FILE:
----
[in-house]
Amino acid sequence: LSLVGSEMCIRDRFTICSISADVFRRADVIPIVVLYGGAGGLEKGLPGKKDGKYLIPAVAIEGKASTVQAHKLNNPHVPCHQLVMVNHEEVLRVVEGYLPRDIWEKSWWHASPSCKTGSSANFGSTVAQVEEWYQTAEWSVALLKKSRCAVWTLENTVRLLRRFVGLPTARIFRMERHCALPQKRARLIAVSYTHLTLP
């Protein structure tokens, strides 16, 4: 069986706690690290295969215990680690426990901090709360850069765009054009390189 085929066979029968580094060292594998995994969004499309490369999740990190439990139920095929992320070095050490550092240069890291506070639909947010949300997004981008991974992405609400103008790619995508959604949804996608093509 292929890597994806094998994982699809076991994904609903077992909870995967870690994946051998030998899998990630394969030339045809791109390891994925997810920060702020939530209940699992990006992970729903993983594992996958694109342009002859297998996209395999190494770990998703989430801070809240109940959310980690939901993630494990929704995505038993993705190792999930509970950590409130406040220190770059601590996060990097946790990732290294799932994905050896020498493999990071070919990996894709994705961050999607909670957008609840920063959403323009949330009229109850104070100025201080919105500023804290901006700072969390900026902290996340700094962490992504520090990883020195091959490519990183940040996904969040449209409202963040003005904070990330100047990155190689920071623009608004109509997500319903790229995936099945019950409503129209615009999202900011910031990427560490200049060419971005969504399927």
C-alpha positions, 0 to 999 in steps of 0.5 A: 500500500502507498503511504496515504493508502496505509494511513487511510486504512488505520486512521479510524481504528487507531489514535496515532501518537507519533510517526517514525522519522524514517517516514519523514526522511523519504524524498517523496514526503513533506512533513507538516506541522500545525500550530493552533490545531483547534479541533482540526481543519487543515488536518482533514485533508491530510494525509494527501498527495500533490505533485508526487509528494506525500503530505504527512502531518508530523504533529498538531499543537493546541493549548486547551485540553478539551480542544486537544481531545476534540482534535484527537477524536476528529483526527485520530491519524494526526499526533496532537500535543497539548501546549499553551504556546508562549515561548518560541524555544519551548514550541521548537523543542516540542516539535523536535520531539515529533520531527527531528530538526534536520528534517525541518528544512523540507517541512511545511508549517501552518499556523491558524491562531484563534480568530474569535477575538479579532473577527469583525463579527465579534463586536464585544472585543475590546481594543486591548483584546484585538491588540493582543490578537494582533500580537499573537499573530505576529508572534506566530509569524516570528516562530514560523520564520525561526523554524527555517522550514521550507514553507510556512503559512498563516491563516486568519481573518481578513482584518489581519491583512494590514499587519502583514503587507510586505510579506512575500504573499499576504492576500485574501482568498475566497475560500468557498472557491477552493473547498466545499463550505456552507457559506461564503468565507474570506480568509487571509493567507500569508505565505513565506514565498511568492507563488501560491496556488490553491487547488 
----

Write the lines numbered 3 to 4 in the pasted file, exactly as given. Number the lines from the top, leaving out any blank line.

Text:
């Protein structure tokens, strides 16, 4: 069986706690690290295969215990680690426990901090709360850069765009054009390189 085929066979029968580094060292594998995994969004499309490369999740990190439990139920095929992320070095050490550092240069890291506070639909947010949300997004981008991974992405609400103008790619995508959604949804996608093509 292929890597994806094998994982699809076991994904609903077992909870995967870690994946051998030998899998990630394969030339045809791109390891994925997810920060702020939530209940699992990006992970729903993983594992996958694109342009002859297998996209395999190494770990998703989430801070809240109940959310980690939901993630494990929704995505038993993705190792999930509970950590409130406040220190770059601590996060990097946790990732290294799932994905050896020498493999990071070919990996894709994705961050999607909670957008609840920063959403323009949330009229109850104070100025201080919105500023804290901006700072969390900026902290996340700094962490992504520090990883020195091959490519990183940040996904969040449209409202963040003005904070990330100047990155190689920071623009608004109509997500319903790229995936099945019950409503129209615009999202900011910031990427560490200049060419971005969504399927």
C-alpha positions, 0 to 999 in steps of 0.5 A: 500500500502507498503511504496515504493508502496505509494511513487511510486504512488505520486512521479510524481504528487507531489514535496515532501518537507519533510517526517514525522519522524514517517516514519523514526522511523519504524524498517523496514526503513533506512533513507538516506541522500545525500550530493552533490545531483547534479541533482540526481543519487543515488536518482533514485533508491530510494525509494527501498527495500533490505533485508526487509528494506525500503530505504527512502531518508530523504533529498538531499543537493546541493549548486547551485540553478539551480542544486537544481531545476534540482534535484527537477524536476528529483526527485520530491519524494526526499526533496532537500535543497539548501546549499553551504556546508562549515561548518560541524555544519551548514550541521548537523543542516540542516539535523536535520531539515529533520531527527531528530538526534536520528534517525541518528544512523540507517541512511545511508549517501552518499556523491558524491562531484563534480568530474569535477575538479579532473577527469583525463579527465579534463586536464585544472585543475590546481594543486591548483584546484585538491588540493582543490578537494582533500580537499573537499573530505576529508572534506566530509569524516570528516562530514560523520564520525561526523554524527555517522550514521550507514553507510556512503559512498563516491563516486568519481573518481578513482584518489581519491583512494590514499587519502583514503587507510586505510579506512575500504573499499576504492576500485574501482568498475566497475560500468557498472557491477552493473547498466545499463550505456552507457559506461564503468565507474570506480568509487571509493567507500569508505565505513565506514565498511568492507563488501560491496556488490553491487547488 